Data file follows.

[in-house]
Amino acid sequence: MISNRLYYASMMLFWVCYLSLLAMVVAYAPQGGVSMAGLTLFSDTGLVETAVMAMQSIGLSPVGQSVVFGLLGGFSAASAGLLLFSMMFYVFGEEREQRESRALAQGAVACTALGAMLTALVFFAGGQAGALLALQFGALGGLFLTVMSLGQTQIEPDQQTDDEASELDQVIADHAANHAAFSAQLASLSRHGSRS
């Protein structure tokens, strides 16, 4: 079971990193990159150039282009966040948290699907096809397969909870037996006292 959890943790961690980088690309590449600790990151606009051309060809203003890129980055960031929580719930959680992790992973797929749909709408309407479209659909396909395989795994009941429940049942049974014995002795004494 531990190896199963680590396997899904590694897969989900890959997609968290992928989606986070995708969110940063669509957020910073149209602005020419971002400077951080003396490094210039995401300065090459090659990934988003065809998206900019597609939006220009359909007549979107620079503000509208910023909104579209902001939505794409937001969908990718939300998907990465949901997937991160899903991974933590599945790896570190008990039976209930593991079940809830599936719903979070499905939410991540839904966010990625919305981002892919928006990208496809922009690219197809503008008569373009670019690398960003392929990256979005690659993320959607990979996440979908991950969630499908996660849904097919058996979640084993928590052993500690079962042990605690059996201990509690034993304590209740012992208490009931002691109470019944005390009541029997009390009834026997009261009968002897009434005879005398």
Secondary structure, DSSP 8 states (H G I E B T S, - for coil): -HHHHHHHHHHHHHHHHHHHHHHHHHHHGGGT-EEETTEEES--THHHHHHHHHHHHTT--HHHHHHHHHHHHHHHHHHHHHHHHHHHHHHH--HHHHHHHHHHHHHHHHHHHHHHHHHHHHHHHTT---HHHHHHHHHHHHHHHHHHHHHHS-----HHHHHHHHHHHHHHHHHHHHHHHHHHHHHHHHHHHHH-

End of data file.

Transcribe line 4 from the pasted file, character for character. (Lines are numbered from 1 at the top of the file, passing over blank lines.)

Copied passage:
Secondary structure, DSSP 8 states (H G I E B T S, - for coil): -HHHHHHHHHHHHHHHHHHHHHHHHHHHGGGT-EEETTEEES--THHHHHHHHHHHHTT--HHHHHHHHHHHHHHHHHHHHHHHHHHHHHHH--HHHHHHHHHHHHHHHHHHHHHHHHHHHHHHHTT---HHHHHHHHHHHHHHHHHHHHHHS-----HHHHHHHHHHHHHHHHHHHHHHHHHHHHHHHHHHHHH-